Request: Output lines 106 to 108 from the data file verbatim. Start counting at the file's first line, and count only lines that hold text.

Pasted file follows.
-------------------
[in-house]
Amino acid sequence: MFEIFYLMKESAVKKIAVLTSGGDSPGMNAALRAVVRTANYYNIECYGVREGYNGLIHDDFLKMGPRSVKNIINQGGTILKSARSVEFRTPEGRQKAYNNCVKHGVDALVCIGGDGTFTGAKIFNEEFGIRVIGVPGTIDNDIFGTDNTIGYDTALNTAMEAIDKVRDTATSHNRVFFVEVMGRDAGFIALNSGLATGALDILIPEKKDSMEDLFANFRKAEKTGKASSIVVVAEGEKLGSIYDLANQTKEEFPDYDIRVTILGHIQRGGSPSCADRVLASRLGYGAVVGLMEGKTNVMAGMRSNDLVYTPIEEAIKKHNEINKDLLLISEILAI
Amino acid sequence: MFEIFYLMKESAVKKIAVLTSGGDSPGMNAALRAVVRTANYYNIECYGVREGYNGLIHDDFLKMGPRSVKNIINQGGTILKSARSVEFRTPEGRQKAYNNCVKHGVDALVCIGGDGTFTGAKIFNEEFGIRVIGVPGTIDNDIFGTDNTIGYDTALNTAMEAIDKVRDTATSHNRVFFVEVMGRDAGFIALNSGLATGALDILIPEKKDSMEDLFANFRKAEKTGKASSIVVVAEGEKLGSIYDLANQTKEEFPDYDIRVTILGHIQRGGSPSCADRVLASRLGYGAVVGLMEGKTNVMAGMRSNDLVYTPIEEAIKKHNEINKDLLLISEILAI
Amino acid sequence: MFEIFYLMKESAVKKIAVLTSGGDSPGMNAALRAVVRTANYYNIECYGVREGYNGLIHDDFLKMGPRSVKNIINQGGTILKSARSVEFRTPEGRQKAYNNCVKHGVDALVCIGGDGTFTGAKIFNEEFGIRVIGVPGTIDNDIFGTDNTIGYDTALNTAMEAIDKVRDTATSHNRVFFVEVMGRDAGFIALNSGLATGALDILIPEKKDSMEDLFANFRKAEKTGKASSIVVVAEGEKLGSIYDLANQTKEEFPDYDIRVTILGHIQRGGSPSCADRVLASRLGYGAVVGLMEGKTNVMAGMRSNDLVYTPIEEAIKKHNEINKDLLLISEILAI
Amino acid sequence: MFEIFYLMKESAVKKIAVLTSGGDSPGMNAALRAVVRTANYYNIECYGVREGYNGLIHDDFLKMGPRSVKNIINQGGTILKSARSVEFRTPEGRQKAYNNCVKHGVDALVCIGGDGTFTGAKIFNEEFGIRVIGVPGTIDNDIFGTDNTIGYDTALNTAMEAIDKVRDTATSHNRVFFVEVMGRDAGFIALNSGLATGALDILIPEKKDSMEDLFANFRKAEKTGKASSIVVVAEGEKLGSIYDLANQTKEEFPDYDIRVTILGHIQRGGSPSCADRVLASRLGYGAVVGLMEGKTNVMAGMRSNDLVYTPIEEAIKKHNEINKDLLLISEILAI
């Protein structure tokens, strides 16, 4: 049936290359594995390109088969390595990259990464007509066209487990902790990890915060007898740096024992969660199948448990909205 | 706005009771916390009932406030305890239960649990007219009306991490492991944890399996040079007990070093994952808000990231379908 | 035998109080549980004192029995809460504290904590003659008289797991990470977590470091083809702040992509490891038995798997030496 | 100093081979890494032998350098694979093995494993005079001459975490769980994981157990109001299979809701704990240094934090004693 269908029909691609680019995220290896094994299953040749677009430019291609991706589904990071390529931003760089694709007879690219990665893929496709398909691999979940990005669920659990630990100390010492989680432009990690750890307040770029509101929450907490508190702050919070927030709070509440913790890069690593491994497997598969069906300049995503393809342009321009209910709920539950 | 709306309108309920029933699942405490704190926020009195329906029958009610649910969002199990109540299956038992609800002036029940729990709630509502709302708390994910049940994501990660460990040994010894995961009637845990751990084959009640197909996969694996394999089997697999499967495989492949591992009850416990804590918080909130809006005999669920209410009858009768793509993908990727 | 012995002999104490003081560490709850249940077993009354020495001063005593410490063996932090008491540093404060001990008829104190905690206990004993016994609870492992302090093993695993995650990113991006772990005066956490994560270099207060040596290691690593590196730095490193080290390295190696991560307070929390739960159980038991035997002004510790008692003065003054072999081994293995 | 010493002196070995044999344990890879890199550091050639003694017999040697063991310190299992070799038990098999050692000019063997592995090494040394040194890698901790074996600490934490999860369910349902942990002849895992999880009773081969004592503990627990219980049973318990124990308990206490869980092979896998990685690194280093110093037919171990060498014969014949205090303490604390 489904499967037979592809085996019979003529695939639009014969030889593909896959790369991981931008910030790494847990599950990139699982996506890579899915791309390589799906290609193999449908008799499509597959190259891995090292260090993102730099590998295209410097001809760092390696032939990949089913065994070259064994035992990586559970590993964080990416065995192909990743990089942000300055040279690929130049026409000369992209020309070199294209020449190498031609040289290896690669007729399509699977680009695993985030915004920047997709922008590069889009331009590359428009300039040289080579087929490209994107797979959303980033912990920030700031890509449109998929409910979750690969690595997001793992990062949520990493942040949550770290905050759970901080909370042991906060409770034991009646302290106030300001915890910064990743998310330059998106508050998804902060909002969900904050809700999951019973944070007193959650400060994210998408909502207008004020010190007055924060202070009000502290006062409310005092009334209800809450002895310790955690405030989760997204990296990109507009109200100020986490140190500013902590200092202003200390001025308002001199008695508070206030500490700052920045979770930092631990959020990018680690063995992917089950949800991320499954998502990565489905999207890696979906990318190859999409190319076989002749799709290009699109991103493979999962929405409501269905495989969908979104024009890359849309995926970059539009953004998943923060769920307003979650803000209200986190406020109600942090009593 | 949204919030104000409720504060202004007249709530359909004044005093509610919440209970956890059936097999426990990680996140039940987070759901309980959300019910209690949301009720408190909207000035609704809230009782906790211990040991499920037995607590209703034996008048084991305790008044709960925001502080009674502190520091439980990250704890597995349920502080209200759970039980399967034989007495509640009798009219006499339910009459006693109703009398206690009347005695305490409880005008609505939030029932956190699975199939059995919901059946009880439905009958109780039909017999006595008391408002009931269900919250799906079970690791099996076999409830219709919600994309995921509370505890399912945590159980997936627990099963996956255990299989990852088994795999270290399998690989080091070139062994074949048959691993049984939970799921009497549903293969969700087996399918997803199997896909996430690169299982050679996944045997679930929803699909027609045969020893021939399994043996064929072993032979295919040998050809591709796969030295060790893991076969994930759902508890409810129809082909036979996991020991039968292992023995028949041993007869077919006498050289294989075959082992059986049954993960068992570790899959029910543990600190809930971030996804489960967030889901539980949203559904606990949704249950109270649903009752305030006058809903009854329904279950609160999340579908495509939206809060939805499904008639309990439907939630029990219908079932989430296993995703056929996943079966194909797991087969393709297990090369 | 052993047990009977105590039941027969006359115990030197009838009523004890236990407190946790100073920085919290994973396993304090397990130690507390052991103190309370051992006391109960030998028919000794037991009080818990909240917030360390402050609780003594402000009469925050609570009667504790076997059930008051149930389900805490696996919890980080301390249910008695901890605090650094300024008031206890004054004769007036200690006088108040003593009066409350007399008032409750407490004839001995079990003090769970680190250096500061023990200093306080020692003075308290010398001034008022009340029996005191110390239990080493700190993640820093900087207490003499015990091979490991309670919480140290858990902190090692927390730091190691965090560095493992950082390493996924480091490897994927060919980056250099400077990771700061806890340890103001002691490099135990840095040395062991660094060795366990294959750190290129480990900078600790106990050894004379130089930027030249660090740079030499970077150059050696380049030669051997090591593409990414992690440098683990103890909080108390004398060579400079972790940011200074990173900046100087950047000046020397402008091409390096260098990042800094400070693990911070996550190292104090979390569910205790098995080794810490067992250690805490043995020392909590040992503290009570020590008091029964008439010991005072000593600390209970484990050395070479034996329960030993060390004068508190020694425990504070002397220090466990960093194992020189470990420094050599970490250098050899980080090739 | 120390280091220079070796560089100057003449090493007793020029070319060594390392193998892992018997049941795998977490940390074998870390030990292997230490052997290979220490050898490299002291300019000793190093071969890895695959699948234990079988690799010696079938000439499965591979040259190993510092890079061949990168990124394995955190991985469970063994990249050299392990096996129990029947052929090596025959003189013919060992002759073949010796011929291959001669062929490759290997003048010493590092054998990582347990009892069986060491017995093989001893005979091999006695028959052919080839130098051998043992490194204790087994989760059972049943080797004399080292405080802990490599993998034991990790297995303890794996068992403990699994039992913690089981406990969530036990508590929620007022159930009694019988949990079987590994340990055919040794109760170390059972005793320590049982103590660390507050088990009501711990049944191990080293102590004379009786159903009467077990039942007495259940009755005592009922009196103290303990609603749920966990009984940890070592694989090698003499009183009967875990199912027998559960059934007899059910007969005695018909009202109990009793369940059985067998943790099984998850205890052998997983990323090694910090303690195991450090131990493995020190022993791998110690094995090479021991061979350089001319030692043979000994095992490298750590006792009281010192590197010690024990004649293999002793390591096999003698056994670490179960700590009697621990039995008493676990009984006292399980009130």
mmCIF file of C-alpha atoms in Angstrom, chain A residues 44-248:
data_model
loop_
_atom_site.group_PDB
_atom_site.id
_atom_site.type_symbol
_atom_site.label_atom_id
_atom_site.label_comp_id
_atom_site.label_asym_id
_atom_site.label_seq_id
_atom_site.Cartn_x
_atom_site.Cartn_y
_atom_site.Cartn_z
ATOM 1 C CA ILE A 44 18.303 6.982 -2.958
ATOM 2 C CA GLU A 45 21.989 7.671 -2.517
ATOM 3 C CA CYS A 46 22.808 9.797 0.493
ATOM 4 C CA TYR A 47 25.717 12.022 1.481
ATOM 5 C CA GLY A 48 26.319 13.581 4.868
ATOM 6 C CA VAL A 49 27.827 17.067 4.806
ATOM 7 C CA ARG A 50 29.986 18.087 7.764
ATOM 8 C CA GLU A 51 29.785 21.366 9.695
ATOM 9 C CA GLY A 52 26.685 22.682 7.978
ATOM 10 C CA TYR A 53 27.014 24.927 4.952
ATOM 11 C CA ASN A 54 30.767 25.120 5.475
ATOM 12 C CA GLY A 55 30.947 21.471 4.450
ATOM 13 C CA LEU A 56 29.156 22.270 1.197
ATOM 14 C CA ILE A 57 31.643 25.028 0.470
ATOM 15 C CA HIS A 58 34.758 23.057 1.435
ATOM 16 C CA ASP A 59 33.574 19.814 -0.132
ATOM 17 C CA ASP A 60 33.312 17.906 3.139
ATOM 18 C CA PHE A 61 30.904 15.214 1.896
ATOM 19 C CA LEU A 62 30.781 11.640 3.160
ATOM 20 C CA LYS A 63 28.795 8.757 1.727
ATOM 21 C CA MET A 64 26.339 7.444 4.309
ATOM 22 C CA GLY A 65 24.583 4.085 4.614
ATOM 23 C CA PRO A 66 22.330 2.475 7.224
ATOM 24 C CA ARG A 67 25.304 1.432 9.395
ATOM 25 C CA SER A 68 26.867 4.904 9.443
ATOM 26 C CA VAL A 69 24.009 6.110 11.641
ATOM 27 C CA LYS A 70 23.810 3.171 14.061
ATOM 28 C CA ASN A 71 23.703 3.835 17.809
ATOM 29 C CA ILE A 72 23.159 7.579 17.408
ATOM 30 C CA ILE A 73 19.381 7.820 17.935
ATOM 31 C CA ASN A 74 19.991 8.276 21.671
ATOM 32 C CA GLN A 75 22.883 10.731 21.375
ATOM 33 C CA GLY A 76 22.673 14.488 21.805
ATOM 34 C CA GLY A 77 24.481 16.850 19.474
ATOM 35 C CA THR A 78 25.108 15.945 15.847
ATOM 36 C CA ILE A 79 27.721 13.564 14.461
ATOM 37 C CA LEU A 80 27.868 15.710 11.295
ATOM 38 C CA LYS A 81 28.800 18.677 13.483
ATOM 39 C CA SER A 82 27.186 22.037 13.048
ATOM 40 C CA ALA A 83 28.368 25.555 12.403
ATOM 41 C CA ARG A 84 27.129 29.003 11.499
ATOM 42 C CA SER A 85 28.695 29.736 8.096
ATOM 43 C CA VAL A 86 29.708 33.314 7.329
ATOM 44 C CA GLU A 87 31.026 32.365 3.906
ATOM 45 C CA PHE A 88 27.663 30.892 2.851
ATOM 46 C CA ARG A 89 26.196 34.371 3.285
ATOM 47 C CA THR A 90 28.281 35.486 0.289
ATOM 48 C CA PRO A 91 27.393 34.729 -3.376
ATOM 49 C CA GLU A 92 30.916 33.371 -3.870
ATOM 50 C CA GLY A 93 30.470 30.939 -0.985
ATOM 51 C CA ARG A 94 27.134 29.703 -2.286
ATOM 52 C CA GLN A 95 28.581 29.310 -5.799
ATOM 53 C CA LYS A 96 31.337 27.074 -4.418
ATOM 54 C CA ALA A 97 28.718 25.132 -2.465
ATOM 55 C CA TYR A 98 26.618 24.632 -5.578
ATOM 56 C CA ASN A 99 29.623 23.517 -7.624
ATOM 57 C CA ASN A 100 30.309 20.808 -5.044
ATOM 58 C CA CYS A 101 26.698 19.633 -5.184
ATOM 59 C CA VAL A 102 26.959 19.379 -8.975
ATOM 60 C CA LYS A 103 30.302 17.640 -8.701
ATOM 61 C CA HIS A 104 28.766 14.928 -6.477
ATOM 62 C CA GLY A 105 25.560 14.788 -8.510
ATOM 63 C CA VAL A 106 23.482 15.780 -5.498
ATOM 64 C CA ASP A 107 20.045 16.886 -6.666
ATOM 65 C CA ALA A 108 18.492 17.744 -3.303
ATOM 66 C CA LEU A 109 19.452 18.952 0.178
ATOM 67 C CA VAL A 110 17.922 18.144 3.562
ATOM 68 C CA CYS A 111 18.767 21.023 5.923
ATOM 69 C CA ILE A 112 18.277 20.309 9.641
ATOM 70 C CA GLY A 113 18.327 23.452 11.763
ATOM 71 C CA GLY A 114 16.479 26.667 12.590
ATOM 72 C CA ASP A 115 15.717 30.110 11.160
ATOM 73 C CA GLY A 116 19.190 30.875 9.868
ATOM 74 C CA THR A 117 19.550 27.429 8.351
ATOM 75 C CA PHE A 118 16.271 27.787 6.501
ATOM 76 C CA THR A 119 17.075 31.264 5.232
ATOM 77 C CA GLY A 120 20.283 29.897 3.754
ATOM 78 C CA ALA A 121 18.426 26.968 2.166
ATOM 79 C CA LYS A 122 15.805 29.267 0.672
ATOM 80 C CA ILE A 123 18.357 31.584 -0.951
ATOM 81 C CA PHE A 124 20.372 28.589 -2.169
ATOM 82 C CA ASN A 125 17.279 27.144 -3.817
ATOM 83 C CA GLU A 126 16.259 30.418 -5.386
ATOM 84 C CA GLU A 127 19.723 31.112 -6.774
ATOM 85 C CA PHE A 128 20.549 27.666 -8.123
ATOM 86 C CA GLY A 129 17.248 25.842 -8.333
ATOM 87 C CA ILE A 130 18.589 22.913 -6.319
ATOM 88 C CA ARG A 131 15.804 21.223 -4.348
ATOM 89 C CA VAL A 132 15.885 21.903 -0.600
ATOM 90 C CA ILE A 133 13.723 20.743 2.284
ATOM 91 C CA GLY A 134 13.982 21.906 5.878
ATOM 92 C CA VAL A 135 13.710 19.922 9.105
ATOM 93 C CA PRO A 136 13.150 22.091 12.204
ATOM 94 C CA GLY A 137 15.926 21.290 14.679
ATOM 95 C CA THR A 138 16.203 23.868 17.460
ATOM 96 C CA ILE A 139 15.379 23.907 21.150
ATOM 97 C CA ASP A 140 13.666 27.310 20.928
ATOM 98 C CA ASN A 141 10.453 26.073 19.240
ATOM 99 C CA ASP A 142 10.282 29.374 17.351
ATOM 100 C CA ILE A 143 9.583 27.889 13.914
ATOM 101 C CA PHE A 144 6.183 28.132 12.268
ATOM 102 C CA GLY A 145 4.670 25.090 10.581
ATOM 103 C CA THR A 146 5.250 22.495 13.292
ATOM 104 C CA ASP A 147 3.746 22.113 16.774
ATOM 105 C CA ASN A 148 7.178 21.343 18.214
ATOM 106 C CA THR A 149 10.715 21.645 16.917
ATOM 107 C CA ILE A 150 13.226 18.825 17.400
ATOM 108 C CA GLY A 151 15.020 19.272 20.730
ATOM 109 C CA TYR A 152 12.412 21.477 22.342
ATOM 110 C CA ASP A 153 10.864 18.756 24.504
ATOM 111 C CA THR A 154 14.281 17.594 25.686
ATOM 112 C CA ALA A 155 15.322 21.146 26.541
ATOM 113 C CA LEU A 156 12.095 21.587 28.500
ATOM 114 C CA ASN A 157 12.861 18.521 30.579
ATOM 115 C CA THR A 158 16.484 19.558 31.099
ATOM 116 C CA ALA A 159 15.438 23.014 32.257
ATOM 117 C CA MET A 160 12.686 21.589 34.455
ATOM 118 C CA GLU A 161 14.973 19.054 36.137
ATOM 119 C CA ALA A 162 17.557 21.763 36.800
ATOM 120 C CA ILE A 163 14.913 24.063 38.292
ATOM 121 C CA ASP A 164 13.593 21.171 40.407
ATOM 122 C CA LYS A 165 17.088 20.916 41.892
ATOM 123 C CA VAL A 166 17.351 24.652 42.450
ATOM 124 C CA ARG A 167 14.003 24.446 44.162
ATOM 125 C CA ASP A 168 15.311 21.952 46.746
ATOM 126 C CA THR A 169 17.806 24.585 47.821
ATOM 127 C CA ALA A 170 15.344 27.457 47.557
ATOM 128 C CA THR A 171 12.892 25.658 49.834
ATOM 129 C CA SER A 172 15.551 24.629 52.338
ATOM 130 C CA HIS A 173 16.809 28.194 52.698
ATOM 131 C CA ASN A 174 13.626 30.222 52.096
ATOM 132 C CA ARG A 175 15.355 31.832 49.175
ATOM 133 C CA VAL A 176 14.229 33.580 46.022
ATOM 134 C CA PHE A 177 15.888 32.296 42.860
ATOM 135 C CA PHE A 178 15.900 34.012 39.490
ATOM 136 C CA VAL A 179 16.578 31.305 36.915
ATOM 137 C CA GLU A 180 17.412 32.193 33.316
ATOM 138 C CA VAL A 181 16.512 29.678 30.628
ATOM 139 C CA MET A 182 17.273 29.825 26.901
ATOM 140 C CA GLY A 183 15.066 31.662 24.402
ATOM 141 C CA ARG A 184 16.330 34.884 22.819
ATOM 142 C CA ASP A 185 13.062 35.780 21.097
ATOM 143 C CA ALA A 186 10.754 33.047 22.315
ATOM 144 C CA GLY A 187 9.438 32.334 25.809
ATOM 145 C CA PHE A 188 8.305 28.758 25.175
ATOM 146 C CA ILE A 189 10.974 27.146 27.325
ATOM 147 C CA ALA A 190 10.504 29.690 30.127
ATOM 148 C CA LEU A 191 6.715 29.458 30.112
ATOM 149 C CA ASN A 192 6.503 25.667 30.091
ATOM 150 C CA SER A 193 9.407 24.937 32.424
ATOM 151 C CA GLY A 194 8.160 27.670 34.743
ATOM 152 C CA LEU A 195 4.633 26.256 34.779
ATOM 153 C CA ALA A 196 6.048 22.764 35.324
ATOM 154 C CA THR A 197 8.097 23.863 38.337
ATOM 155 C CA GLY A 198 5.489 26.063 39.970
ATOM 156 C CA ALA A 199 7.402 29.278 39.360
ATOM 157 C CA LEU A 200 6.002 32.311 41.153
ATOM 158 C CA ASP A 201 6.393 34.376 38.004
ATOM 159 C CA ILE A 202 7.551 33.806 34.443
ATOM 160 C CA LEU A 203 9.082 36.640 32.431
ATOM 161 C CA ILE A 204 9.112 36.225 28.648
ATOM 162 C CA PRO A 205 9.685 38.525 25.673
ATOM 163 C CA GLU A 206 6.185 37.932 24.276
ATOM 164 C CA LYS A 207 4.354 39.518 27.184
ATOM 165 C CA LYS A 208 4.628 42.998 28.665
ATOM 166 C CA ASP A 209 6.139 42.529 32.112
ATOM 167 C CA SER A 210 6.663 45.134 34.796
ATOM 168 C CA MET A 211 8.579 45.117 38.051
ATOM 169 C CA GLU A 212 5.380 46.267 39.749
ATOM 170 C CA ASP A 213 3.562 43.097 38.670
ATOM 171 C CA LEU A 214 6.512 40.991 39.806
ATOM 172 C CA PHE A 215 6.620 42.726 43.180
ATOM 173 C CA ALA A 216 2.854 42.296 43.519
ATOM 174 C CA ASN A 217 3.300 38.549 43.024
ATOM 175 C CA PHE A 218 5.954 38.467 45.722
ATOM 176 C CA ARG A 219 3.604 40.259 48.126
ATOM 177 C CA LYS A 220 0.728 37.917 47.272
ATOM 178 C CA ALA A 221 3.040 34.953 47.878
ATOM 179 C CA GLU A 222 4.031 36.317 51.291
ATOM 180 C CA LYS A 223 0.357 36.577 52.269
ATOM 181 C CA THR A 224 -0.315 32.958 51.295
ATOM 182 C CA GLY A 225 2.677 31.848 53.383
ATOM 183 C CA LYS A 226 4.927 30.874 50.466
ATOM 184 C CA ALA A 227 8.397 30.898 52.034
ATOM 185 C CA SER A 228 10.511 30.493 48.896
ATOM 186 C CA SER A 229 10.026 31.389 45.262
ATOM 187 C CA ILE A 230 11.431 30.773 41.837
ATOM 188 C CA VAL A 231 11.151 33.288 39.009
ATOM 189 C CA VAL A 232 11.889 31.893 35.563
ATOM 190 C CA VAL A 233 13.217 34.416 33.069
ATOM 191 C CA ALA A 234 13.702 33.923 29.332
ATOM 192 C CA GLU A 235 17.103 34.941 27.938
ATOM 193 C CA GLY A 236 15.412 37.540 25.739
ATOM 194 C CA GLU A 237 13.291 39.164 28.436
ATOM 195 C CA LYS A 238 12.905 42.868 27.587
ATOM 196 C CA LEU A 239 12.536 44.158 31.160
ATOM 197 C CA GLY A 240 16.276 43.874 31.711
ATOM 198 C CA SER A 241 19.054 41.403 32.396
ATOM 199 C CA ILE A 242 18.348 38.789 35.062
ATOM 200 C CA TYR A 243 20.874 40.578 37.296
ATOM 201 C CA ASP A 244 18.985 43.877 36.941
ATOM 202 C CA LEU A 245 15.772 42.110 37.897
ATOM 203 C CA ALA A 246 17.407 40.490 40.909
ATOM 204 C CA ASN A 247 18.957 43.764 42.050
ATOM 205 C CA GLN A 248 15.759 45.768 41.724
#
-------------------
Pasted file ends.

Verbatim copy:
ATOM 87 C CA ILE A 130 18.589 22.913 -6.319
ATOM 88 C CA ARG A 131 15.804 21.223 -4.348
ATOM 89 C CA VAL A 132 15.885 21.903 -0.600